Season Openings!

Over the past 48 hours I’ve had the distinct pleasure of being a part of two season openings: those of the Minnesota Orchestra and the Minnesota Chorale. And the year ahead looks fantastic for both!

Allow me to share a sense of the celebrations, which not only provided outstanding performances, but served as a reminder of the power and importance of music in our community.

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The Minnesota Orchestra kicked off its season with special guest Audra McDonald in a wide-ranging concert that celebrating the theatrical arts. Mozart’s Overture to The Magic Flute set the tone for the evening, which also included the Overture to Offenbach’s Orpheus in the Underworld.

Of course the main attraction was Audra herself, and from the moment she strode onto the stage, she was the embodiment of a star. Not just a singer, not just a performer, but a star—someone who combined impeccable technique, deep musicality, and spot-on dramatic instincts to bring each of her characters to life.  It is no wonder she has collected so many Tony awards.

Take her delivery of “I Had Myself a True Love,” from St. Louis Woman. It wasn’t just that she captured the song’s desperate melancholy—she fully transformed herself into broken women who was left to reflect on lost love. How different from the rapid-fire sprint of “Can’t Stop Talking,” from Let’s Dance! Audra not only flew through the Sondheim-esque barrage of tongue-twisting lyrics, but also vividly captured the underlying neurosis of the character. I was struck with the idea that the song would be a perfect “prequel” to “Getting Married Today” from Company.

Perhaps most surprising was the dramatic power of Jule Styne/Comden and Green’s “Make Someone Happy.” Before she began, Audra explained a bit of what the song meant to her. In the aftermath of the terrorist attacks on 9/11, she felt unmoored; but then she re-discovered this classic song and it was a revelation. She saw it as a mantra that encapsulated her life’s passion and mission. And that’s just how she delivered it; not as a lightweight truffle, but as a steely affirmation of someone who survived tough times and was ready to take on the world. She lived each and every word she sang.

After such a magnificent performance, it seemed like there would be nothing left to say. Not quite—Audra finished her set with a powerhouse rendition of “Climb Every Mountain” that blew the roof off.

But there was more the concert than just a parade of showstoppers. In recognition of the fact that the season opened on September 11, the Orchestra included a pair of works by American composers to commemorate the 2001 terrorist attacks: Aaron Copland’s Letter from Home and Samuel Barber’s Adagio for Strings. In many ways, this pairing—and the silence that followed—was the emotional pivot of the evening, speaking to us of loss and healing with powerful eloquence.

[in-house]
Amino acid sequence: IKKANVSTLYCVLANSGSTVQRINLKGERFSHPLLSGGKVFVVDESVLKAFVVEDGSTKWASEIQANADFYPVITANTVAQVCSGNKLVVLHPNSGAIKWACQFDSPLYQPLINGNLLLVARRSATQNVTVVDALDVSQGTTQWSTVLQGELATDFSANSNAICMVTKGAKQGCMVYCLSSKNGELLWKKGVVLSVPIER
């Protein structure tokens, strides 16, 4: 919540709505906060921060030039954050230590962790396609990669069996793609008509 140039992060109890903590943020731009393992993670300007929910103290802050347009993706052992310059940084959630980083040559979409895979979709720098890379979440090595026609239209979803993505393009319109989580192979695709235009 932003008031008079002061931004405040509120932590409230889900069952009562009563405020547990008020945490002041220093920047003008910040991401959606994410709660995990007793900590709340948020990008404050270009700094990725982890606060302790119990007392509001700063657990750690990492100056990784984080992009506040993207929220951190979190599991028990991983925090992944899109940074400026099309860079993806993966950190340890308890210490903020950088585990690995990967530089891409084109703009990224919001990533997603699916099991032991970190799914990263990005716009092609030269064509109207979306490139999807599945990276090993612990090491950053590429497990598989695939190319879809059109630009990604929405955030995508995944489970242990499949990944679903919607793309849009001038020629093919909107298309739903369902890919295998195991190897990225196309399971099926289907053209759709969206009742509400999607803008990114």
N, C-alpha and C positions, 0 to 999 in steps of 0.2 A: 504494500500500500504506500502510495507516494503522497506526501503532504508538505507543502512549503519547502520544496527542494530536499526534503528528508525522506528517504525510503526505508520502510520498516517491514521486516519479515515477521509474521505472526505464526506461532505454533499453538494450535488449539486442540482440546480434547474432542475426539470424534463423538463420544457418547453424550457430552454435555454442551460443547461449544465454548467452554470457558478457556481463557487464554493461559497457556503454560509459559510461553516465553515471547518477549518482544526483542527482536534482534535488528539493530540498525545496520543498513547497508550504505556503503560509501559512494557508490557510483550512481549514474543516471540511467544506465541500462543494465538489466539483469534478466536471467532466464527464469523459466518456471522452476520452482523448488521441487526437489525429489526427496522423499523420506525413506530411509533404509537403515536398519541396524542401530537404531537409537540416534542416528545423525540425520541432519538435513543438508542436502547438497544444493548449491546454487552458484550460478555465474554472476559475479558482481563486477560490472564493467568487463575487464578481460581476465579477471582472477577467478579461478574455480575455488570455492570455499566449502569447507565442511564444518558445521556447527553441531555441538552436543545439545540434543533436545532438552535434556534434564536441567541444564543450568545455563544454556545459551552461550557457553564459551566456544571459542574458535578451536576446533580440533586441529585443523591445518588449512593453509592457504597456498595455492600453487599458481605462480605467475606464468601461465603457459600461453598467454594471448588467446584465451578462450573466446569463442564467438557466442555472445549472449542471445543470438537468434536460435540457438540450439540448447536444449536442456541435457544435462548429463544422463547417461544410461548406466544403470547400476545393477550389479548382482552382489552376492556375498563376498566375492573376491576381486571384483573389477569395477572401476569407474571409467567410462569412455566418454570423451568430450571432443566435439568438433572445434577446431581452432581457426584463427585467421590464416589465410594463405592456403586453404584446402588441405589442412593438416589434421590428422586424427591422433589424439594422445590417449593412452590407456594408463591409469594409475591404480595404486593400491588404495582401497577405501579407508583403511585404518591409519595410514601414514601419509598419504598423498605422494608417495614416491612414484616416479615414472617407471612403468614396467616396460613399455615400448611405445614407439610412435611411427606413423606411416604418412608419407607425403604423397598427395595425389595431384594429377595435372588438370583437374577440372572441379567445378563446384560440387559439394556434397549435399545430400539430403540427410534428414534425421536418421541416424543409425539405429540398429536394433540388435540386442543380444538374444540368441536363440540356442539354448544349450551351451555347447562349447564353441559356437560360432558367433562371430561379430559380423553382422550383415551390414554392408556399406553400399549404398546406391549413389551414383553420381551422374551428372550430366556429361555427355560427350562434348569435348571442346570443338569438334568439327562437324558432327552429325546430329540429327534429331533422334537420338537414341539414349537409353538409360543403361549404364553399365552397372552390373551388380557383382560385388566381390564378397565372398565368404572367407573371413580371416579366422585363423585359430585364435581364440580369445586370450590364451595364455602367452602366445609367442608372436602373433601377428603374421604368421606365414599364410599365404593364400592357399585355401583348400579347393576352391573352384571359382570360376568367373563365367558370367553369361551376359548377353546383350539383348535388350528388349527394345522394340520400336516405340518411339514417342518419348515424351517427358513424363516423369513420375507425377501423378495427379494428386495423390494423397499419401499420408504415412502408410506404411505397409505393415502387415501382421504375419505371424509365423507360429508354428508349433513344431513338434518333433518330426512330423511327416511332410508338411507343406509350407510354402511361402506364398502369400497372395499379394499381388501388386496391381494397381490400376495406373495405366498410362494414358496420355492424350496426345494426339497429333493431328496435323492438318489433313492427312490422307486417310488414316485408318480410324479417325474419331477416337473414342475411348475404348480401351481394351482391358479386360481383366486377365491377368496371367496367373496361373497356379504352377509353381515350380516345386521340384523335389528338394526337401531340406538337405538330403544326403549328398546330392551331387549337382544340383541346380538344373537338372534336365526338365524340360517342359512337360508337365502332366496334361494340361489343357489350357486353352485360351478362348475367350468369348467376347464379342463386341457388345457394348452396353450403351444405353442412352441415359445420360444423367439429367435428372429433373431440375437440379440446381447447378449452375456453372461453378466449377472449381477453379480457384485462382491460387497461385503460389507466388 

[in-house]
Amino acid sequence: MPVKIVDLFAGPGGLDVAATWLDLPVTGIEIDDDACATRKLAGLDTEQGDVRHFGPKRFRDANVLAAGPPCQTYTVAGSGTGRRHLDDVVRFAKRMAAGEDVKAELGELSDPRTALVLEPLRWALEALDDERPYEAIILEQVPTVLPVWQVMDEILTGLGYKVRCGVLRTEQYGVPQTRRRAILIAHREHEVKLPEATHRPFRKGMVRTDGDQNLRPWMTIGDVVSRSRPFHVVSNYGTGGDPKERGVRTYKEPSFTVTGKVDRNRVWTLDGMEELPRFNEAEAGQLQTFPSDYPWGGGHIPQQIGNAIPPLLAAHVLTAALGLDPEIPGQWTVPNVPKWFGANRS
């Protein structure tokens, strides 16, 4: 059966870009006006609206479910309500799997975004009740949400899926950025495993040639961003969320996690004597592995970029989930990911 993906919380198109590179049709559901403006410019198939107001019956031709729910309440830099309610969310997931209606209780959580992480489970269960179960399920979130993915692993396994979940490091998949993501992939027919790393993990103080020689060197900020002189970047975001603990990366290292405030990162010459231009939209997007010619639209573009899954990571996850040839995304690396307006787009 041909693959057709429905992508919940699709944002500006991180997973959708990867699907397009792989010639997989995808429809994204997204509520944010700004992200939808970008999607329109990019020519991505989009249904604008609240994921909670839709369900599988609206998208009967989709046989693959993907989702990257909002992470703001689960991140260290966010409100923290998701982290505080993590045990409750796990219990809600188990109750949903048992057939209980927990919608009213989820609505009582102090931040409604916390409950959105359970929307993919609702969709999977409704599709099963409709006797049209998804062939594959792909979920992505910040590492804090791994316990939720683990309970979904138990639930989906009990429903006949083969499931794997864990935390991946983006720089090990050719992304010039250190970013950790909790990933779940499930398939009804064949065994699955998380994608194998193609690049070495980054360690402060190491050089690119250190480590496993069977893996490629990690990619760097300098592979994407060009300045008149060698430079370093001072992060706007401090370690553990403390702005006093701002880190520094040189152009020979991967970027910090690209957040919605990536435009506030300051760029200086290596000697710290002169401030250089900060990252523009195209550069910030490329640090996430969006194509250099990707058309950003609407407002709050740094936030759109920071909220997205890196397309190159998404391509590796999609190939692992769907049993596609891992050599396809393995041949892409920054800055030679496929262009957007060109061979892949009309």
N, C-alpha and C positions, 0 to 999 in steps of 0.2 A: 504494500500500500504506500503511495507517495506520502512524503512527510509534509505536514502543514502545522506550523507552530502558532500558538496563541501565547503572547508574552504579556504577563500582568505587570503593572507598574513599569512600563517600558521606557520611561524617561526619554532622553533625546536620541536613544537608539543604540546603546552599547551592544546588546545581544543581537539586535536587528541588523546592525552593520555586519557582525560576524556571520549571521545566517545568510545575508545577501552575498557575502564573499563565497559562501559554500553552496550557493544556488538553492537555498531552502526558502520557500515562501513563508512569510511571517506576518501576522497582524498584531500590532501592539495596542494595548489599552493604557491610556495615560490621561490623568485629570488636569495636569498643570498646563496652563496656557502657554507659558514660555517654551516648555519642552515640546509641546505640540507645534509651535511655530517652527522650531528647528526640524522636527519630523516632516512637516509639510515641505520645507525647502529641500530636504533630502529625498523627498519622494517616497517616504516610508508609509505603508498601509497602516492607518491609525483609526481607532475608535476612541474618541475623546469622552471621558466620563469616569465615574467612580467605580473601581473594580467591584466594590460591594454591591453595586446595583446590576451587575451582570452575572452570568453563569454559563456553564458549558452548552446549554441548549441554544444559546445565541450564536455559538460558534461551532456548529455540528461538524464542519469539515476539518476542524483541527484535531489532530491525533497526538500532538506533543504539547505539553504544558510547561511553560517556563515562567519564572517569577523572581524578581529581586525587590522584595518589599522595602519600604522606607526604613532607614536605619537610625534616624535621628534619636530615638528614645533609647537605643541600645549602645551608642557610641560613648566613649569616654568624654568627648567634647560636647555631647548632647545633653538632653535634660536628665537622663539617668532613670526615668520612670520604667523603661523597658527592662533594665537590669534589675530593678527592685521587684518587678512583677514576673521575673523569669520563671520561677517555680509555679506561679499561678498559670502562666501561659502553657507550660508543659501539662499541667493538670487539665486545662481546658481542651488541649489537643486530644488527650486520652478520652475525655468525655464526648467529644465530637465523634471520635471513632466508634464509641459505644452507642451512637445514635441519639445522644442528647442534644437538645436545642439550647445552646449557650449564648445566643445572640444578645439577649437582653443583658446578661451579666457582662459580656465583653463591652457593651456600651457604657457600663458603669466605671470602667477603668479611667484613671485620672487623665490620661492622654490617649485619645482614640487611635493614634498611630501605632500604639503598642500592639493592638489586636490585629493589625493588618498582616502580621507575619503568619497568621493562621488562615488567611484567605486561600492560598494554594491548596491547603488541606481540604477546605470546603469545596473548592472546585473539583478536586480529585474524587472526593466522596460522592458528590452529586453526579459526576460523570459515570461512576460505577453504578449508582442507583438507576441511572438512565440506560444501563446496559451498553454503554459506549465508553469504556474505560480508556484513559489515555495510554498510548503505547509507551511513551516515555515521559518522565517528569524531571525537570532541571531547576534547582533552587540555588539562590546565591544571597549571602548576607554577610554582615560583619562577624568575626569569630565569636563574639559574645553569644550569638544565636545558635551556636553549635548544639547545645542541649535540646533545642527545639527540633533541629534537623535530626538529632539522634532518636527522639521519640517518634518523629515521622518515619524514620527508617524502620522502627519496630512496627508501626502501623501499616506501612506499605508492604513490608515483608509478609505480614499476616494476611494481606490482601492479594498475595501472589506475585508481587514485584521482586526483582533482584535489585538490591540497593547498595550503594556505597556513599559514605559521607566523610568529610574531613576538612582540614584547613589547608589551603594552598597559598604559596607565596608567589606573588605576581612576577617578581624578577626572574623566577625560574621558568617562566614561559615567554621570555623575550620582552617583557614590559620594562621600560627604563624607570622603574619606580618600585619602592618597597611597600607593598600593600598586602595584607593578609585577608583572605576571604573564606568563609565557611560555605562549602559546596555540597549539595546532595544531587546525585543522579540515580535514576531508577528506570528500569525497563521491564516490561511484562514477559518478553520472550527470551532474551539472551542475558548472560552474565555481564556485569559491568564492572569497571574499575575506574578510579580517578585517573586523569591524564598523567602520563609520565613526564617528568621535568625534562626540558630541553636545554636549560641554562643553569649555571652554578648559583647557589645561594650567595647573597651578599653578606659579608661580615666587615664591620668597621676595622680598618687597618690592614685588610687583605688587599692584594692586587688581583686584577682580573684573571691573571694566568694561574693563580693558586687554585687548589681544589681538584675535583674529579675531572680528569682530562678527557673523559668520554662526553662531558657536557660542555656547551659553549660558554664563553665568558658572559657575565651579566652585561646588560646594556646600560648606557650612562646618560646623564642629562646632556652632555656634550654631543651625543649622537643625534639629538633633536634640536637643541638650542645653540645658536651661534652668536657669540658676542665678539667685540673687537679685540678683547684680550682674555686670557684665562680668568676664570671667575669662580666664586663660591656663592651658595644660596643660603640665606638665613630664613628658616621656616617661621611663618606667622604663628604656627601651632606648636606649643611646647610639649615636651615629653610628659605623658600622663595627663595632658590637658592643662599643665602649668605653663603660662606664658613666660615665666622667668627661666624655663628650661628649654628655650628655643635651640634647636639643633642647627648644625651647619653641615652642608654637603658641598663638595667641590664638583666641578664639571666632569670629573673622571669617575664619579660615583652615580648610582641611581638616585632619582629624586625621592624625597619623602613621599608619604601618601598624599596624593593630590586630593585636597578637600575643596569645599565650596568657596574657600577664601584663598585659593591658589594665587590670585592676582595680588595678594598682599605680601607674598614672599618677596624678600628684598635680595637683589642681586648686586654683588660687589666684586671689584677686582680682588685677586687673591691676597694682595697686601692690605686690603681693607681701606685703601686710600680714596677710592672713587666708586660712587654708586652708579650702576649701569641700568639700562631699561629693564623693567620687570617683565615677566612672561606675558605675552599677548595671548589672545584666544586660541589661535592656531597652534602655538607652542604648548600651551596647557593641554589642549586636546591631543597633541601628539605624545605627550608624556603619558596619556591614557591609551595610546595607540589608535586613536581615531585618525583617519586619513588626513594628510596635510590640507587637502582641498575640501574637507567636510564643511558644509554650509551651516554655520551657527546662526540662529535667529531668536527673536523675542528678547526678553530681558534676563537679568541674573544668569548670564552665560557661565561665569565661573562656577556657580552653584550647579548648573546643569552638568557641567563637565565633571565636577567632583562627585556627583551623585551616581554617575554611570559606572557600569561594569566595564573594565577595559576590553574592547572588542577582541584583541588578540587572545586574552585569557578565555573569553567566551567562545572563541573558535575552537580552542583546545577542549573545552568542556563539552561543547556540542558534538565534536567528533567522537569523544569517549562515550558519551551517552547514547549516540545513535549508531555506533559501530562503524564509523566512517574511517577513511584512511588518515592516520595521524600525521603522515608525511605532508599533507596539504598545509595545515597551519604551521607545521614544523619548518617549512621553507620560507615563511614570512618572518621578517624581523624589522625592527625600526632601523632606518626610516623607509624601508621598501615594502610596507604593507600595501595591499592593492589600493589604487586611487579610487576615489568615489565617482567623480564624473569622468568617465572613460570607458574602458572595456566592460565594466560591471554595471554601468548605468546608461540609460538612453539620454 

All in all, it was a magnificent concert.

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Bloggers toasting the new season: Emily Hogstad of

Bloggers toasting the new season: Emily Hogstad of “Song of the Lark” and I raise a glass to toast the new season at Orchestra Hall. Cheers!

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But I was fortunate enough to participate in another season opener this week—that of the Minnesota Chorale. It was a very different experience, but one that resonated deeply with me.

We opened not with a concert, but a pizza party for the singers, staff, and board members. It was a wonderful chance to reconnect, laugh over memories and mishaps past, and welcome our newest members into the fold before launching into rehearsals for our upcoming project. Over our shared meal, we looked forward to the upcoming projects and shared our aspirations for the new season, and the lives we would touch with music. We built community.

Our Artistic Director, Kathy Saltzman Romey, beautifully framed the work ahead by sharing a quote from the late Robert Shaw:

“In these days of political, personal and economic disintegration, music is not a luxury, it’s a necessity; not simply because it is therapeutic, nor because it is the universal language, but because it is the persistent focus of our intelligence, aspiration and goodwill.” 

Amen.

I hesitate to speak for the Chorale, let alone the Minnesota Orchestra, but Bob Shaw is exactly right. This is why we make music. This is why we perform centuries-old works, and works so new the ink is still wet on the page. This is why we perform not just in concert halls, but also in schools, in cancer clinics, churches, and community centers. What we do isn’t background noise, but a magnificent art form that binds us together as a community and speaks to us in profound ways.

We’re thrilled to share this life-changing music with you—and in fact, it wouldn’t make sense without you. We are all part of this wonderful, crazy community together.  So, please come out and join us. We’re ready.

Here’s to a great year ahead!

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Xochipilli

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